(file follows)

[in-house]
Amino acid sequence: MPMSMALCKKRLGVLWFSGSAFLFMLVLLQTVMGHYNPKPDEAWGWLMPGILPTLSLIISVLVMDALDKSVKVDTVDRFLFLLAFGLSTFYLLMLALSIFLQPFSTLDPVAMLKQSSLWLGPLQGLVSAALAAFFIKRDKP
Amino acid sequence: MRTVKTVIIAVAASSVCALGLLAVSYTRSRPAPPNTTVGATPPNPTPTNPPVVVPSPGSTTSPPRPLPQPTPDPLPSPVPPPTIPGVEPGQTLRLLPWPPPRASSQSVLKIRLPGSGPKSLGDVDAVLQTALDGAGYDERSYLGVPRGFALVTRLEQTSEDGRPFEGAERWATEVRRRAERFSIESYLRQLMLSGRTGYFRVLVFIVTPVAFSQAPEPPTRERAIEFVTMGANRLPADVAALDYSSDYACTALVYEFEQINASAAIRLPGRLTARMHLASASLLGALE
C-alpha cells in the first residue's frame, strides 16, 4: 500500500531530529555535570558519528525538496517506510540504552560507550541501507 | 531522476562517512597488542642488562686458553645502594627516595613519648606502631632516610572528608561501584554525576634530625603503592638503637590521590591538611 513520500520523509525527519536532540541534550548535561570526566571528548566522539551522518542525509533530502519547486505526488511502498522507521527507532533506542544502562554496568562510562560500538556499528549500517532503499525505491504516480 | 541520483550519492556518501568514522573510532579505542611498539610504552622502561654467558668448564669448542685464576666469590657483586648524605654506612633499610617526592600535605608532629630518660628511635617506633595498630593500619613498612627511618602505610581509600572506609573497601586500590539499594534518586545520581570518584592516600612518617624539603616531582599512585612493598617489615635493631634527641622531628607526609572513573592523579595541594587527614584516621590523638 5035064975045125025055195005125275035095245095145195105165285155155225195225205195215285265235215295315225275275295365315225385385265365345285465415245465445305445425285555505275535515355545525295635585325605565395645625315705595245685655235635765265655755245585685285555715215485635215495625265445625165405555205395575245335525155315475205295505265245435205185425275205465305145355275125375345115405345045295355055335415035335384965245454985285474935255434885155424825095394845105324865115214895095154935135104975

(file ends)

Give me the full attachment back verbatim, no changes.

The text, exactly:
[in-house]
Amino acid sequence: MPMSMALCKKRLGVLWFSGSAFLFMLVLLQTVMGHYNPKPDEAWGWLMPGILPTLSLIISVLVMDALDKSVKVDTVDRFLFLLAFGLSTFYLLMLALSIFLQPFSTLDPVAMLKQSSLWLGPLQGLVSAALAAFFIKRDKP
Amino acid sequence: MRTVKTVIIAVAASSVCALGLLAVSYTRSRPAPPNTTVGATPPNPTPTNPPVVVPSPGSTTSPPRPLPQPTPDPLPSPVPPPTIPGVEPGQTLRLLPWPPPRASSQSVLKIRLPGSGPKSLGDVDAVLQTALDGAGYDERSYLGVPRGFALVTRLEQTSEDGRPFEGAERWATEVRRRAERFSIESYLRQLMLSGRTGYFRVLVFIVTPVAFSQAPEPPTRERAIEFVTMGANRLPADVAALDYSSDYACTALVYEFEQINASAAIRLPGRLTARMHLASASLLGALE
C-alpha cells in the first residue's frame, strides 16, 4: 500500500531530529555535570558519528525538496517506510540504552560507550541501507 | 531522476562517512597488542642488562686458553645502594627516595613519648606502631632516610572528608561501584554525576634530625603503592638503637590521590591538611 513520500520523509525527519536532540541534550548535561570526566571528548566522539551522518542525509533530502519547486505526488511502498522507521527507532533506542544502562554496568562510562560500538556499528549500517532503499525505491504516480 | 541520483550519492556518501568514522573510532579505542611498539610504552622502561654467558668448564669448542685464576666469590657483586648524605654506612633499610617526592600535605608532629630518660628511635617506633595498630593500619613498612627511618602505610581509600572506609573497601586500590539499594534518586545520581570518584592516600612518617624539603616531582599512585612493598617489615635493631634527641622531628607526609572513573592523579595541594587527614584516621590523638 5035064975045125025055195005125275035095245095145195105165285155155225195225205195215285265235215295315225275275295365315225385385265365345285465415245465445305445425285555505275535515355545525295635585325605565395645625315705595245685655235635765265655755245585685285555715215485635215495625265445625165405555205395575245335525155315475205295505265245435205185425275205465305145355275125375345115405345045295355055335415035335384965245454985285474935255434885155424825095394845105324865115214895095154935135104975